SARATOGA SPRINGS – The Coach put on another clinic in a big race Saturday afternoon at Saratoga Race Course.

Trainer D. Wayne Lukas continued his renaissance, training Will Take Charge to a nose victory in the $1 million Grade 1 Travers Stakes before a boisterous crowd of 47,597. Will Take Charge, the monstrous 17-hand colt, finally sealed the deal by overtaking Moreno in deep stretch to win the Mid-Summer Derby in a photo finish.

Lukas started his big year by winning the Preakness, with talented Oxbow, who missed the Travers due to injury. Will Take Charge, second in the Grade 2 Jim Dandy Stakes earlier in the meet, was stricken with bad racing luck through most of the Triple Crown series, and emerged as a late contender for 3-year-old divisional honors with the Travers victory. Luis Saez was in the irons on the son of Unbridled’s Song.

Going off at generous odds of 9-1, Will Take Charge paid $21.20 to win, $8.60 to place and $5.20 to show. He completed the mile and a quarter in 2:02.68 after stalking the pace most of the way before angling out at the five-sixteenths pole, then drawing even in deep stretch before getting his nose down on the wire.

Moreno, who tried to go gate-to-wire after setting early fractions of 24.40 and 48.88, took advantage of the speed-favoring track and fought valiantly throughout. He paid $25.40 to place and $9.80 to show, going off at long odds of 31-1. Kentucky Derby winner Orb finished third, paying $4.30 to show.

Will Take Charge encountered issues in all three Triple Crown races, none more apparent than when Verrazano started backing up right in front of the big colt in the Kentucky Derby, just as he was accelerating alongside Orb, the eventual winner. In both the Preakness and Belmont he suffered bad breaks and was never a factor. On Saturday, he kept that big frame on the outside and had plenty of running room to go after the leader.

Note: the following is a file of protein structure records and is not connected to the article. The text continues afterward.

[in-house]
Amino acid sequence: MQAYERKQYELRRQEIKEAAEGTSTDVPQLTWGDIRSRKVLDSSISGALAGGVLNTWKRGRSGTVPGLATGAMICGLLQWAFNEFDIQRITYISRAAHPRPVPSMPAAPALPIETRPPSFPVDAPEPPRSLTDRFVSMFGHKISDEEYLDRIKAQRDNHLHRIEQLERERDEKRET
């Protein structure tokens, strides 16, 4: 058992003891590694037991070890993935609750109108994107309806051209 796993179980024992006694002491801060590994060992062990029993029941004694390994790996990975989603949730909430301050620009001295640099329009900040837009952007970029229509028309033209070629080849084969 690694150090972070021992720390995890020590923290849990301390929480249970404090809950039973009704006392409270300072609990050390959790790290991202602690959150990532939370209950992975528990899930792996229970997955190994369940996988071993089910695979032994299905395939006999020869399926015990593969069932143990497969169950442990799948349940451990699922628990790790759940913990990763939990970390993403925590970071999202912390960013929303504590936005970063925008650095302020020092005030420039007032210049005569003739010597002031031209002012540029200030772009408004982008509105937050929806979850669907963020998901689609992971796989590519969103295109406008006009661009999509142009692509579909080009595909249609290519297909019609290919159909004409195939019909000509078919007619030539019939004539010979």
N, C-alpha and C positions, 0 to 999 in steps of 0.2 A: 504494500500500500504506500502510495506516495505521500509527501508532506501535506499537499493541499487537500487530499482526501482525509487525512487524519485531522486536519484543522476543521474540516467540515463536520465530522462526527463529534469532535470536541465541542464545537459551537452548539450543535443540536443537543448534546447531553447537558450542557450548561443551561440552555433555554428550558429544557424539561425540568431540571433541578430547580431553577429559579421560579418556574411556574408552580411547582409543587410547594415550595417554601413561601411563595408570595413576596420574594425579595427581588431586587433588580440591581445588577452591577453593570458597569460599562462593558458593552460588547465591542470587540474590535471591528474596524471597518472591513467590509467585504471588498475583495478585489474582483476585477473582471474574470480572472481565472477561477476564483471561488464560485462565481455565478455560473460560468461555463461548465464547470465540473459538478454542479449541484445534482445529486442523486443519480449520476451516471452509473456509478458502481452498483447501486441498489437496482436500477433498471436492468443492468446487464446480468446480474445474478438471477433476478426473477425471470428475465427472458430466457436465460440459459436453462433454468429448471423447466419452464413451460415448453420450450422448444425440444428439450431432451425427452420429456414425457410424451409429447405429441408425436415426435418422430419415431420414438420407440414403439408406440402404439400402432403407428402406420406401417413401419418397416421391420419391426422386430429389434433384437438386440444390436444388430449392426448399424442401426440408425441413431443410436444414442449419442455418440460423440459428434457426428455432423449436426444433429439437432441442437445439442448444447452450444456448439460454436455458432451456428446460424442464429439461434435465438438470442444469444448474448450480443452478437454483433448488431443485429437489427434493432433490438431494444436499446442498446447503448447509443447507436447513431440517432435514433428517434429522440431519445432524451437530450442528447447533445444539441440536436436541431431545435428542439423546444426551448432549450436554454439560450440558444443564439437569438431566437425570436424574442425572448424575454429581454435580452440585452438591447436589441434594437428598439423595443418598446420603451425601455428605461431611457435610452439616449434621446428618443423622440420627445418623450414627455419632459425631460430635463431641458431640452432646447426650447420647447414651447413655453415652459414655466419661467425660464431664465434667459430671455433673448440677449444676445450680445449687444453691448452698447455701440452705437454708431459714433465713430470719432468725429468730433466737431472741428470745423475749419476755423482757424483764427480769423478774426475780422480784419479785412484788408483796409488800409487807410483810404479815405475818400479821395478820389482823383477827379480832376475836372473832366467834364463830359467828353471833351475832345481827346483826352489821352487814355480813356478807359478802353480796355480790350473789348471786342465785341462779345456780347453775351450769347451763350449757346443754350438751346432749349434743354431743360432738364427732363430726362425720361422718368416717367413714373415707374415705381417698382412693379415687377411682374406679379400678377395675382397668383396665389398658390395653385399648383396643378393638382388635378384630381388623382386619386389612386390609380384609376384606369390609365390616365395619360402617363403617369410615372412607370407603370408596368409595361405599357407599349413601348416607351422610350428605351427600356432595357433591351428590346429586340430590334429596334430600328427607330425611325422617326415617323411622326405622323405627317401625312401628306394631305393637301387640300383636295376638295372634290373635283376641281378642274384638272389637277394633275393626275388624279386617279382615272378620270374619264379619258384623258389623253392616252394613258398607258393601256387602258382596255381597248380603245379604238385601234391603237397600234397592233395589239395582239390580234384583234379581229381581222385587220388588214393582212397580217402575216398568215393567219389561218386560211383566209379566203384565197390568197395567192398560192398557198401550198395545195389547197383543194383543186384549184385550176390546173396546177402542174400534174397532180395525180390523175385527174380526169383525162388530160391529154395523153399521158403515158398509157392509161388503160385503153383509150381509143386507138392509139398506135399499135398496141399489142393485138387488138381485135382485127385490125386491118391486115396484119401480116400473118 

Lukas, who last ran a horse in the Travers in 2002, won his third career Travers. He previously won with Corporate Report (1991) and Thunder Gulch (1995). The 78-year-old veteran conditioner was confident his horse had a good chance before the race.

“I felt all along there were five or six horses in here that would be deserving, no matter who won it. We felt ours was one of them. We just felt like he was getting better,” said Lukas.

He used some of his decision-making skills acquired as a high school basketball and football coach before becoming a full-time thoroughbred trainer in selecting Saez to ride Will Take Charge late in the week. “I try to match them up. I try to get somebody that I think might fit the particular horse I’m running, and Luis has been wonderful to go along with that aspect all the time,” reasoned Lukas.

Moreno, trained by Eric Guillot, couldn’t have fought harder for the colorful Cajun. Guillot thinks his fast improving horse can take a shot at the Breeders’ Cup Classic against older horses in November.

“I think I have a legitimate horse, and if I can get easy fractions out of his stall, I can take on the older horses, especially if Game on Dude falters here or there,” Guillot said. “That division is pretty weak for mile and a quarter, a lot of them can’t get a mile and a quarter.”

The hyped battle between the three big winners of the Derby, Belmont Stakes and Haskell never materialized, each having a different result. Belmont winner Palace Malice broke badly and his race was over before it began. Verrazano failed the distance test, and Orb, with substitute jockey Jose Lezcano aboard for the injured Joel Rosario, couldn’t get past the two leaders when asked in deep stretch.

Trainer Todd Pletcher, one of Lukas’ many former protégés currently training, was left wondering what could have been had Palace Malice not missed the break.

“It’s horse racing,” Pletcher said. “It happens every day, every race, 14 times a day sometimes. We would have liked to have won it, but we’ve had a great meet and we’re not going to cry about it. We’ll regroup and try again.”. The win by Will Take Charge now puts the 3-year-old colt division up for grabs. Both Orb and Verrazano each have two Grade 1 victories and Palace Malice and Oxbow have earned consideration for their campaigns to date. Lukas put the year end laurels in perspective, just like the old ball coach he portrays.

“John Nerud, the wonderful trainer that’s turned a hundred by now, told me years ago, Wayne, championships are never won in the spring; they’re only won in the fall,” said Lukas.

Don’t count out the Coach, when this year’s championship is handed out.

Gene Kershner, a Buffalo-based turf writer, is a member of the National Turf Writers and Broadcasters Association, and tweets @EquiSpace.